Do I need a referral from my personal doctor prior to requesting an appointment?

Patients within GESY (General Health System) should have a referral from their personal doctor or another specialist physician in order to be reviewed in the clinic. The referral should be done towards the GENERAL SURGERY specialty. Patients will pay €6 per visit to a specialist doctor. Patients who visit a specialist doctor directly and without a referral from a GP will be required to pay €25 for the visit.This is not applicable in out of hours appointments.

For how long does a referral last for?

Normal referrals from a GP to a specialist doctor are valid for three visits and for a period of three months, while long-term referrals are valid for 12 visits and 12 months.

Is GESY covering the expenses for the inpatient health care?

GESY is covering the whole expenses for the inpatient health care. There is no co-payment.

I have registered in GESY but I also have a private health insurance. Can I use my health insurance to visit you?

Dr Papoulas is a Specialist Surgeon registered as a provider in GESY. All beneficiaries of the General Health System (GESY) that desire to be examined or treated by Dr Papoulas have to do that through the GESY.

Patients not eligible for GESY (e.g medical tourists, foreigners, Turkish Cypriots, etc) can be treated privately and receive exactly the same top quality and high standard medical care by Dr Papoulas and his colleagues.

What tests do I need before surgery?

Required tests may include blood tests, heart testing (Electrocardiogram, ECG) and chest x-ray. All tests need to be done within 30 days of your procedure.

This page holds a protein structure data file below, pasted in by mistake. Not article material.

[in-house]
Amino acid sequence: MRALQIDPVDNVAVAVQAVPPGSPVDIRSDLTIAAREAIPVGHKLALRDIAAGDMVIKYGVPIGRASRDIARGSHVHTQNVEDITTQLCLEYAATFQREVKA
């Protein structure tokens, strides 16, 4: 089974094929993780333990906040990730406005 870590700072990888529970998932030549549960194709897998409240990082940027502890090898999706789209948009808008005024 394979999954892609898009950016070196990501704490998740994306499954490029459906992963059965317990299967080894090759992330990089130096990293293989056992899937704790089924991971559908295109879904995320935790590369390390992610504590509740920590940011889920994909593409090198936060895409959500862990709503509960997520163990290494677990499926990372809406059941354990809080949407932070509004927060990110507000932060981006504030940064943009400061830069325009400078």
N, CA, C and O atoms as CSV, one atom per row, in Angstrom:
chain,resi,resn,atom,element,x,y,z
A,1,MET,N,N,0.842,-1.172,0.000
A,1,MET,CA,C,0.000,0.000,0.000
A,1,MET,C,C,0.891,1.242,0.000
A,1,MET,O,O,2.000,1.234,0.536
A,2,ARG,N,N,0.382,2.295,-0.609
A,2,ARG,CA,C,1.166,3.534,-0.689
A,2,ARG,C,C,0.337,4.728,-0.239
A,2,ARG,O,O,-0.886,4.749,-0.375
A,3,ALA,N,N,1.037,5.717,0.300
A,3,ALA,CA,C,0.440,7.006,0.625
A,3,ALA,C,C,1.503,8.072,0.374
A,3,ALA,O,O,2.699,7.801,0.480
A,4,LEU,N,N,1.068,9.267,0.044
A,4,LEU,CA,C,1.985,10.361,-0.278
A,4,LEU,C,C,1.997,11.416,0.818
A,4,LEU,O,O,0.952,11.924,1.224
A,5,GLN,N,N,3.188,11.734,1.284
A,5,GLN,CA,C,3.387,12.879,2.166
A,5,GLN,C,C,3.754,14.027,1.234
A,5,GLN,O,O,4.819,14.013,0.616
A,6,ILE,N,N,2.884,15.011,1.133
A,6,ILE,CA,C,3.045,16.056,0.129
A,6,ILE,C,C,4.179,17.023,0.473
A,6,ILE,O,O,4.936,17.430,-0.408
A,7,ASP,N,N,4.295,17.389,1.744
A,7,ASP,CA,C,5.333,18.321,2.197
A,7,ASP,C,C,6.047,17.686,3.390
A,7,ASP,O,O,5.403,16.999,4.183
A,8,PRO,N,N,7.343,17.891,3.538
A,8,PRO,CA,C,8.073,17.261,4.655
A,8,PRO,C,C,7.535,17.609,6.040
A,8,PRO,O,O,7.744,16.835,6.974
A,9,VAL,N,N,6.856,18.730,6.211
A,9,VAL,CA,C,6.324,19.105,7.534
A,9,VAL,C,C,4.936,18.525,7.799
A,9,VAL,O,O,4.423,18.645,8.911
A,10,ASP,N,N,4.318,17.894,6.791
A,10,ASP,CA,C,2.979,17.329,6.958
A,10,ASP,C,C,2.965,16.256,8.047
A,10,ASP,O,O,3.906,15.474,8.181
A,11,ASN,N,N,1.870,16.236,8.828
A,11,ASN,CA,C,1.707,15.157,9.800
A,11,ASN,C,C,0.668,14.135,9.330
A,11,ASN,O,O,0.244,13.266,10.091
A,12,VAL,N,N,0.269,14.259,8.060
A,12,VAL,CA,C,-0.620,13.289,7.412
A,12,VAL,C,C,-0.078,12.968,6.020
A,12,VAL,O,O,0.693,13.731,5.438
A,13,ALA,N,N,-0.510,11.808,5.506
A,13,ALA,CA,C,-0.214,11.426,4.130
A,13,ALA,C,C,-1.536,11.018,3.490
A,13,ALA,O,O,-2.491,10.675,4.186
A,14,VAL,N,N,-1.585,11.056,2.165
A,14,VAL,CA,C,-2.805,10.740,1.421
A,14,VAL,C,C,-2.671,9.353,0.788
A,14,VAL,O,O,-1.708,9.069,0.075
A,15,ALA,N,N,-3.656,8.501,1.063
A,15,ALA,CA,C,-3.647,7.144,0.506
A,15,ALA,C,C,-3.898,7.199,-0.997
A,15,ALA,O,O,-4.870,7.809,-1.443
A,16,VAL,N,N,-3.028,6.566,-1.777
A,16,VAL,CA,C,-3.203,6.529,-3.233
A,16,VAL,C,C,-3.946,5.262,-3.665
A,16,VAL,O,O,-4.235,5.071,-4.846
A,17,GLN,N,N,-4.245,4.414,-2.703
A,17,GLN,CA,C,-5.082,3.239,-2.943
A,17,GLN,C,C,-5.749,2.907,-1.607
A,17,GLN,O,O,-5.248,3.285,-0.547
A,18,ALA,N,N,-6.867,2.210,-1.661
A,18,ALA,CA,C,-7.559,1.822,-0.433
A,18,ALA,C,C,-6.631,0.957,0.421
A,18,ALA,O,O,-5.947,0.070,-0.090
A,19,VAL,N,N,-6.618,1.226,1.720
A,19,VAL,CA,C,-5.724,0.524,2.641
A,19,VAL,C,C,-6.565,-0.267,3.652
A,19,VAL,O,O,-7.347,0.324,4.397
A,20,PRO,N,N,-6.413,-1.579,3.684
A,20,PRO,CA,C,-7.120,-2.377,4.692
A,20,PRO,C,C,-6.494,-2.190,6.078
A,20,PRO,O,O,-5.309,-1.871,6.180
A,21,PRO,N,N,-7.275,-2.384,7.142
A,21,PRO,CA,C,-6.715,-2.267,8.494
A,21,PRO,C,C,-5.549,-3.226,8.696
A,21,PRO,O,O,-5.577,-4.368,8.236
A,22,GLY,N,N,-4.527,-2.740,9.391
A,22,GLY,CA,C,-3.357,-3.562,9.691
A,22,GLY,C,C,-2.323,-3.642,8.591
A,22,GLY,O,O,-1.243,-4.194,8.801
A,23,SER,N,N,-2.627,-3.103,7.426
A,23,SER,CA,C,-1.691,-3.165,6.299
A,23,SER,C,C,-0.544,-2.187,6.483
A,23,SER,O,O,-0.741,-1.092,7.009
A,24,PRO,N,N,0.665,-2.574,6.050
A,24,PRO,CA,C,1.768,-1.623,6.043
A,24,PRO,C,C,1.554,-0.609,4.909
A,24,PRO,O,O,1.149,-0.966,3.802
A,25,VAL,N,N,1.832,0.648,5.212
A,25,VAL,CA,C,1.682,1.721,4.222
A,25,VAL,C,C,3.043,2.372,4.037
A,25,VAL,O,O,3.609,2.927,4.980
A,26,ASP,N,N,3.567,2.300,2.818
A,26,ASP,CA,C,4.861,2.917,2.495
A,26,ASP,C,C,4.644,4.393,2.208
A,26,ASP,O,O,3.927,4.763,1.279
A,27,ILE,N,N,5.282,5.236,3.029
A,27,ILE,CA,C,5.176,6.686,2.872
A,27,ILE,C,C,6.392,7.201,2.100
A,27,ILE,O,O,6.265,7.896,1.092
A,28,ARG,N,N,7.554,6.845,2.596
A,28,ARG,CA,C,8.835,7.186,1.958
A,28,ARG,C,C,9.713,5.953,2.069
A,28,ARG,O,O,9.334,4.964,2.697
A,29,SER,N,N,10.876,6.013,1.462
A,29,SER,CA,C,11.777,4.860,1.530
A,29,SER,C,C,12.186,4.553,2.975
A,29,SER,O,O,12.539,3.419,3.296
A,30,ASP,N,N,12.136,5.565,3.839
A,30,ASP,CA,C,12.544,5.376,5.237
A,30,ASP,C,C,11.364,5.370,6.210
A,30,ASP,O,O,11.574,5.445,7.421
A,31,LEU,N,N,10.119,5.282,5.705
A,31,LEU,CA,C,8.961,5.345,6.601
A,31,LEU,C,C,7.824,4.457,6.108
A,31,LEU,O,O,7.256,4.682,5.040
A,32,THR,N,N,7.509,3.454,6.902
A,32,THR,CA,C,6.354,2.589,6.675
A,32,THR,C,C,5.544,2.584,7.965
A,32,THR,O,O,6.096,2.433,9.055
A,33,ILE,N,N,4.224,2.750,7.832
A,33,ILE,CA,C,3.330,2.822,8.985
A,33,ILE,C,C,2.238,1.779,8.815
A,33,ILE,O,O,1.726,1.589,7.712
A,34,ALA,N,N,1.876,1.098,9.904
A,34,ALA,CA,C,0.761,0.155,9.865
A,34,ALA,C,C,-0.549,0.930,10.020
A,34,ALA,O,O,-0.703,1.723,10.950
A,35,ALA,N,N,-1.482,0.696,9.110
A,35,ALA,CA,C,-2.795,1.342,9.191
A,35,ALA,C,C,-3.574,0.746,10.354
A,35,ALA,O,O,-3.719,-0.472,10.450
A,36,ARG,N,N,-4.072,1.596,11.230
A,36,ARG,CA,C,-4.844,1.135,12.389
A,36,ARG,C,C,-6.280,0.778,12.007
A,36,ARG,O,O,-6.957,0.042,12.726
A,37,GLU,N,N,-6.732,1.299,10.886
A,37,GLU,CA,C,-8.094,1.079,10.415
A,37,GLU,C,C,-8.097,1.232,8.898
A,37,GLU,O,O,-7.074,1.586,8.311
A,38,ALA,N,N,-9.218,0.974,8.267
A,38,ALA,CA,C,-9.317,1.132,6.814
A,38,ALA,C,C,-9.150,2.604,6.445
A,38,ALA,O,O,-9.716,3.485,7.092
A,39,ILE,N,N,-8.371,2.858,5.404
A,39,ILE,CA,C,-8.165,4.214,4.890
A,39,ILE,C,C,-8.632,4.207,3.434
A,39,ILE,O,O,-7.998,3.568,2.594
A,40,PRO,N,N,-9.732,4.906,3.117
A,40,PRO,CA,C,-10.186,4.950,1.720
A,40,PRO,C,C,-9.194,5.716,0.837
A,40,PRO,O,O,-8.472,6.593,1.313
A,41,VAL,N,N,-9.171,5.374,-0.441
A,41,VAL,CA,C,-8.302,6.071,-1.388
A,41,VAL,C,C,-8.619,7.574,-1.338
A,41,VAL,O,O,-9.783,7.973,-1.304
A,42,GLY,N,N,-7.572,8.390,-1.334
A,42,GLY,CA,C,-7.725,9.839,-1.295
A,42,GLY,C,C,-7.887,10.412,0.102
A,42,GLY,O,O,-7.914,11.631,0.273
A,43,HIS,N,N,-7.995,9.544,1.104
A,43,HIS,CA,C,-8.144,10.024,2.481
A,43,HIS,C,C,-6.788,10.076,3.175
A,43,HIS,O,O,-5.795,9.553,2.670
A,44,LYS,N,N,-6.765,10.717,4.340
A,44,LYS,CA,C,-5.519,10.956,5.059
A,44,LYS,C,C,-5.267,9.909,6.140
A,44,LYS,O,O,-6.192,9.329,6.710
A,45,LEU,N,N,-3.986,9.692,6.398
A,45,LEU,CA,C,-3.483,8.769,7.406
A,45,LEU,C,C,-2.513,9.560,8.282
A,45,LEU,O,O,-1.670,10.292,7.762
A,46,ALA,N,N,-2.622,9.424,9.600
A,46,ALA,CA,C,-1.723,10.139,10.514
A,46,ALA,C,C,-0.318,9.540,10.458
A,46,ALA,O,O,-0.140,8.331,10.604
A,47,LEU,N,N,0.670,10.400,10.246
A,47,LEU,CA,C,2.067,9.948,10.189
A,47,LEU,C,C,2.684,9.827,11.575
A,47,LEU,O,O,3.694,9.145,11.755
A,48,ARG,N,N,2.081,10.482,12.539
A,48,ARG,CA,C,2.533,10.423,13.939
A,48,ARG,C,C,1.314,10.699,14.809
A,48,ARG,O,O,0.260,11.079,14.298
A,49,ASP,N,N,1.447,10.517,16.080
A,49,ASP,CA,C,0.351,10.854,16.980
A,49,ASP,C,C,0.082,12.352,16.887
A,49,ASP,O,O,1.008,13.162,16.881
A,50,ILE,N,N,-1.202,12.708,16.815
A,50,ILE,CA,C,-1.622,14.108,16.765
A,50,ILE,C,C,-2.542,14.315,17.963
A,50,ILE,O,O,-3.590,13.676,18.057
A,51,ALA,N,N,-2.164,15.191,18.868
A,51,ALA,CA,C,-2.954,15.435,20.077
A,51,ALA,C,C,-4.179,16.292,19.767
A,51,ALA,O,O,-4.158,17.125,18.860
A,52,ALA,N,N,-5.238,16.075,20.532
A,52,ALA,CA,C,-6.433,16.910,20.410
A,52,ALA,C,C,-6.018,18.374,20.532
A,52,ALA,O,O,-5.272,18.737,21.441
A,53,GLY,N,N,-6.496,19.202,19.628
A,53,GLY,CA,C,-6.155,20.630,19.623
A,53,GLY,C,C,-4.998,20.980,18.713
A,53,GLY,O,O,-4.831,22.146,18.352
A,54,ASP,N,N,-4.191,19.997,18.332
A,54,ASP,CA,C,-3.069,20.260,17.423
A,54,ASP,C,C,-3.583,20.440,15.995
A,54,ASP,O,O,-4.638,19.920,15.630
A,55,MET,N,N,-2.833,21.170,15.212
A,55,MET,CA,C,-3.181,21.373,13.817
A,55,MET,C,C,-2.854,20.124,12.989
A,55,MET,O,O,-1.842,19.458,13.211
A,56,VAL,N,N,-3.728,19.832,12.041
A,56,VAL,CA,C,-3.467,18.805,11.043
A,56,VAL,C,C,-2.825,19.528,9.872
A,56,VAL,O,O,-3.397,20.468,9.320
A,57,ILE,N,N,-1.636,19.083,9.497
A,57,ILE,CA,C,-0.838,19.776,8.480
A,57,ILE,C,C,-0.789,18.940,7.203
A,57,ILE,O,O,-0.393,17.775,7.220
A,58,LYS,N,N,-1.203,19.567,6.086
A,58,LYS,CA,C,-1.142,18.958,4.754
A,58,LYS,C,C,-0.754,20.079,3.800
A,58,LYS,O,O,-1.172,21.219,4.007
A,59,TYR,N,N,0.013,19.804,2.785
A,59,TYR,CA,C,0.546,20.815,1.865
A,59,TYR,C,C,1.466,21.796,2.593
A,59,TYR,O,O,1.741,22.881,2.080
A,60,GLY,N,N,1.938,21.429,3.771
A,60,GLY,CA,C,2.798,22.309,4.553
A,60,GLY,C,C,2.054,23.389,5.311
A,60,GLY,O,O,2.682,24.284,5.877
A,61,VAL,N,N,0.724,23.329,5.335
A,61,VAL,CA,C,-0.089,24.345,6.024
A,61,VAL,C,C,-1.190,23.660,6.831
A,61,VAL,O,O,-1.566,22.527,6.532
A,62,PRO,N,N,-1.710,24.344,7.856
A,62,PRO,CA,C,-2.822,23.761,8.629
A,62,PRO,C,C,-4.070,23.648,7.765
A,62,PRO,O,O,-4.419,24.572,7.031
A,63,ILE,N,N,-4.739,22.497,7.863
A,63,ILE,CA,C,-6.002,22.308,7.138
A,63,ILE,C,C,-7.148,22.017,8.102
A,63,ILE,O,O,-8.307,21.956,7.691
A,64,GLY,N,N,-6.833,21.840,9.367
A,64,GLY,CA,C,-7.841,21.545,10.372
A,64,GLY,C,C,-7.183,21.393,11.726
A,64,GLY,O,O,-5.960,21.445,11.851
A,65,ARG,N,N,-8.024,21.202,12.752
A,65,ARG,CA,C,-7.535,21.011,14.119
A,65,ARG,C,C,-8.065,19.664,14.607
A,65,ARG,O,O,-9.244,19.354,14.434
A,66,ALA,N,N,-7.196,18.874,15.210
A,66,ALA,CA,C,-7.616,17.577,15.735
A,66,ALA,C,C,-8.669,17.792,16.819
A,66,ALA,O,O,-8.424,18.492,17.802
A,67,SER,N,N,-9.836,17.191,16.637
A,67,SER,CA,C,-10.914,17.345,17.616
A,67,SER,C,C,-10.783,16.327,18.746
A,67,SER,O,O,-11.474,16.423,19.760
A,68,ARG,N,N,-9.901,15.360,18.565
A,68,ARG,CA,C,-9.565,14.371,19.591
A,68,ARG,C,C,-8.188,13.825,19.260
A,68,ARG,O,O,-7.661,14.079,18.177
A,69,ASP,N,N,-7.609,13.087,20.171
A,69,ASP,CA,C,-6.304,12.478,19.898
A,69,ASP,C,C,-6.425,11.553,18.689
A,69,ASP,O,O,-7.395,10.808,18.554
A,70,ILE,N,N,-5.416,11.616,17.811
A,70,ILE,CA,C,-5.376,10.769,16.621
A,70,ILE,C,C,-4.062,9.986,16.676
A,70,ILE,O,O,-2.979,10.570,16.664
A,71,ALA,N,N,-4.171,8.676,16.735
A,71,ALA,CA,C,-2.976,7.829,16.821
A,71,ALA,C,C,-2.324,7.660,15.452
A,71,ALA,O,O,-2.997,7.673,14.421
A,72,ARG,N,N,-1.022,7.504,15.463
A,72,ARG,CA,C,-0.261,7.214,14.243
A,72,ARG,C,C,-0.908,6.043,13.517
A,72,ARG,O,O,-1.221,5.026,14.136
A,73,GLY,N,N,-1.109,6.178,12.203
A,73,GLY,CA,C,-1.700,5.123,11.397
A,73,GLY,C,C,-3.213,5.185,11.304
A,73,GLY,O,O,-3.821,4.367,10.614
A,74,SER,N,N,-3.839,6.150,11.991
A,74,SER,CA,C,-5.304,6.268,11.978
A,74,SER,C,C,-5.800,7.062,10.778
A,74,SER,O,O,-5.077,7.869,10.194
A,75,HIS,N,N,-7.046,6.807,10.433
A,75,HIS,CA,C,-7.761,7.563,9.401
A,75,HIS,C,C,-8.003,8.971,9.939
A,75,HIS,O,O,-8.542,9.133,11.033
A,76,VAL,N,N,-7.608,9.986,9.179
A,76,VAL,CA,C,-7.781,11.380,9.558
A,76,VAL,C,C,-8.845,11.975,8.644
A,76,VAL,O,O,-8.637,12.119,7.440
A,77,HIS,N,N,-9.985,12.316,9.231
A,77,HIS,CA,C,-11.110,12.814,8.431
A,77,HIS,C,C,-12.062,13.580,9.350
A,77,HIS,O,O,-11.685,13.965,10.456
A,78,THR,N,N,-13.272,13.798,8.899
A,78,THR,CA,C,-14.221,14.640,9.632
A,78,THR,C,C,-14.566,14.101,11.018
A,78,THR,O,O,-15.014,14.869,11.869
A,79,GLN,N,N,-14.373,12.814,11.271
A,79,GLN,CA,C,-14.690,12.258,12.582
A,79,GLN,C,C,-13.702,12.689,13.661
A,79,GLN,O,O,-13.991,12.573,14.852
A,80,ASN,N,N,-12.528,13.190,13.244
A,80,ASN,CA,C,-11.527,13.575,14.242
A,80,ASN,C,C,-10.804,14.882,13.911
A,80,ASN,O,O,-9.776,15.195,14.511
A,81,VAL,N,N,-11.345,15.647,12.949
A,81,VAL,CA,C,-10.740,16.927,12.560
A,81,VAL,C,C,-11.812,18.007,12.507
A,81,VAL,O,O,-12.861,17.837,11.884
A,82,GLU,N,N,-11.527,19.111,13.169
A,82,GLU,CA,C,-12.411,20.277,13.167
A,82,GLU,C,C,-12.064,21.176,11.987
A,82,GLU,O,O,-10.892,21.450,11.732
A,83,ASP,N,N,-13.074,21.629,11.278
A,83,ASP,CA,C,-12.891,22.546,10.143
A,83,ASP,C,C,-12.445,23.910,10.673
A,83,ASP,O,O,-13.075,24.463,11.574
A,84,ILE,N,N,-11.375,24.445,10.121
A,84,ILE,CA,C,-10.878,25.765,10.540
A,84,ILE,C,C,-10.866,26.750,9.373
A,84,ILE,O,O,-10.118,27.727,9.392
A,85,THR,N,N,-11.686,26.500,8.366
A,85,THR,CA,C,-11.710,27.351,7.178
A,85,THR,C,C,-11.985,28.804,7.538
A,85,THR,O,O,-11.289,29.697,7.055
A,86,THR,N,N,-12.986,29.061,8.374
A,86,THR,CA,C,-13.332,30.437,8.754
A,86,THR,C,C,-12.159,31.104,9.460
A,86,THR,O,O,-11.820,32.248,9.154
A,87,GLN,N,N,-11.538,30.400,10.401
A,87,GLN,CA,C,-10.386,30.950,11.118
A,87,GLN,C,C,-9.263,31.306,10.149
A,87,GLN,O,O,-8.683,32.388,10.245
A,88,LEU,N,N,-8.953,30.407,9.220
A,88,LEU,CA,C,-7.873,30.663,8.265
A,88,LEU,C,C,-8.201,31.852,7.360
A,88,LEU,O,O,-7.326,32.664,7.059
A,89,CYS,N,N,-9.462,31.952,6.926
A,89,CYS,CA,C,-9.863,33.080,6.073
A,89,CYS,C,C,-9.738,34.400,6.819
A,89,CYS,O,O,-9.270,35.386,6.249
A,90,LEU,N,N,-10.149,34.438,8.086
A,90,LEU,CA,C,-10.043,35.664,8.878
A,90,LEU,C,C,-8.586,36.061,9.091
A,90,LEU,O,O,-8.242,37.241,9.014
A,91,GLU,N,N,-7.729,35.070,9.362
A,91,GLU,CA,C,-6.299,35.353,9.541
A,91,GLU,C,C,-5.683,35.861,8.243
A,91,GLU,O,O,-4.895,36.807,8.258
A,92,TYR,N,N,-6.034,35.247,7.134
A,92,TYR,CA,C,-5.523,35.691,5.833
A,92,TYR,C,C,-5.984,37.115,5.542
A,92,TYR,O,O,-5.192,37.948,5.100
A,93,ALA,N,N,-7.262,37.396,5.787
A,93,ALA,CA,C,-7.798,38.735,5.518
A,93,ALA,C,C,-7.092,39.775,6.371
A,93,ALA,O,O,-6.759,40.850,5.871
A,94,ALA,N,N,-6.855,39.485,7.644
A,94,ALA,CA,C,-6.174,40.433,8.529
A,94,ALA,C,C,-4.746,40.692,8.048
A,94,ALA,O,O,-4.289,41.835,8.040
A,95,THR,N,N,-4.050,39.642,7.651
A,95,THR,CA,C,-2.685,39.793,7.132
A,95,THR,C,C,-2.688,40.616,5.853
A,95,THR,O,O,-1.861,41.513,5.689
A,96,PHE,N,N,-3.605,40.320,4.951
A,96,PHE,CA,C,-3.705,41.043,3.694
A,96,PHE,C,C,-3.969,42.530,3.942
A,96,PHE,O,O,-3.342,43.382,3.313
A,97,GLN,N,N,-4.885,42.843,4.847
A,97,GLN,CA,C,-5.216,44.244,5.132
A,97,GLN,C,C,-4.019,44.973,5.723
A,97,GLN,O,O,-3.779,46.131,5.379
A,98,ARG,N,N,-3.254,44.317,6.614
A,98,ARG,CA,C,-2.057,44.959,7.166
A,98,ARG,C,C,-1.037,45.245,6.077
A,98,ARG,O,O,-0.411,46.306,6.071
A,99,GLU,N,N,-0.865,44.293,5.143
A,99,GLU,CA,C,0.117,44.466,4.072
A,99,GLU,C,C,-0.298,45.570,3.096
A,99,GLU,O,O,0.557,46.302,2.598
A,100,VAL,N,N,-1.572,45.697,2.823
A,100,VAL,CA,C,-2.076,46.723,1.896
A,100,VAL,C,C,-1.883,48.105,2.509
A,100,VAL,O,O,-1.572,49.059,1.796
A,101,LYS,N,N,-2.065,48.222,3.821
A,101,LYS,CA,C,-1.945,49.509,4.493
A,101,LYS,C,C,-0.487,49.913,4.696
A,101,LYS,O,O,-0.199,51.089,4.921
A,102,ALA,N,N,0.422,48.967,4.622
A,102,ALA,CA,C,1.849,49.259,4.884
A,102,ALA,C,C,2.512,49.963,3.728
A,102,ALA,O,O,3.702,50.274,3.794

Depending on the surgery that you will undergo and on your previous medical history, further specialised tests may be required including more specific blood tests, imaging of your abdomen and pelvis,  pulmonary function tests, echo of your heart and others.

What medications should I stop before surgery?

Anticoagulants (blood thinners) usually need to be stopped several days before surgery. Oral medications may need to be replaced with injected or intravenous (IV) medications. It is extremely important that both your surgeon and your physician (who has ordered the anticoagulants) discuss the optimum timing for stopping these medicines. Please be aware that many drugs and herbal products may be anticoagulants (blood thinners) although they are not used for that purpose.

In addition, some anti-depressants and most anti-Parkinson drugscan interfere with many of the medications used during anesthesia. If the medication needs to be stopped, it should be done one to two weeks (7-14 days) before surgery because it takes that long for the drug to be out of your system. You should discuss this with your surgeon and primary physician as early as possible.

What medications may I take on the day of surgery?

In general, blood pressure (heart) medications, anti-seizure medications and acetaminophen-containing pain medications (no aspirin or NSAIDs) should be taken the morning of surgery with a sip of water. Insulin may be given in a reduced dose. Discuss this with your anesthesiologist. Oral hypoglycemic (diabetes pills) should NOT be taken.

What if I use a CPAP machine at home for sleep apnea?

Bring your machine with you on the day of surgery. We will most likely have you use it while you are recovering from surgery.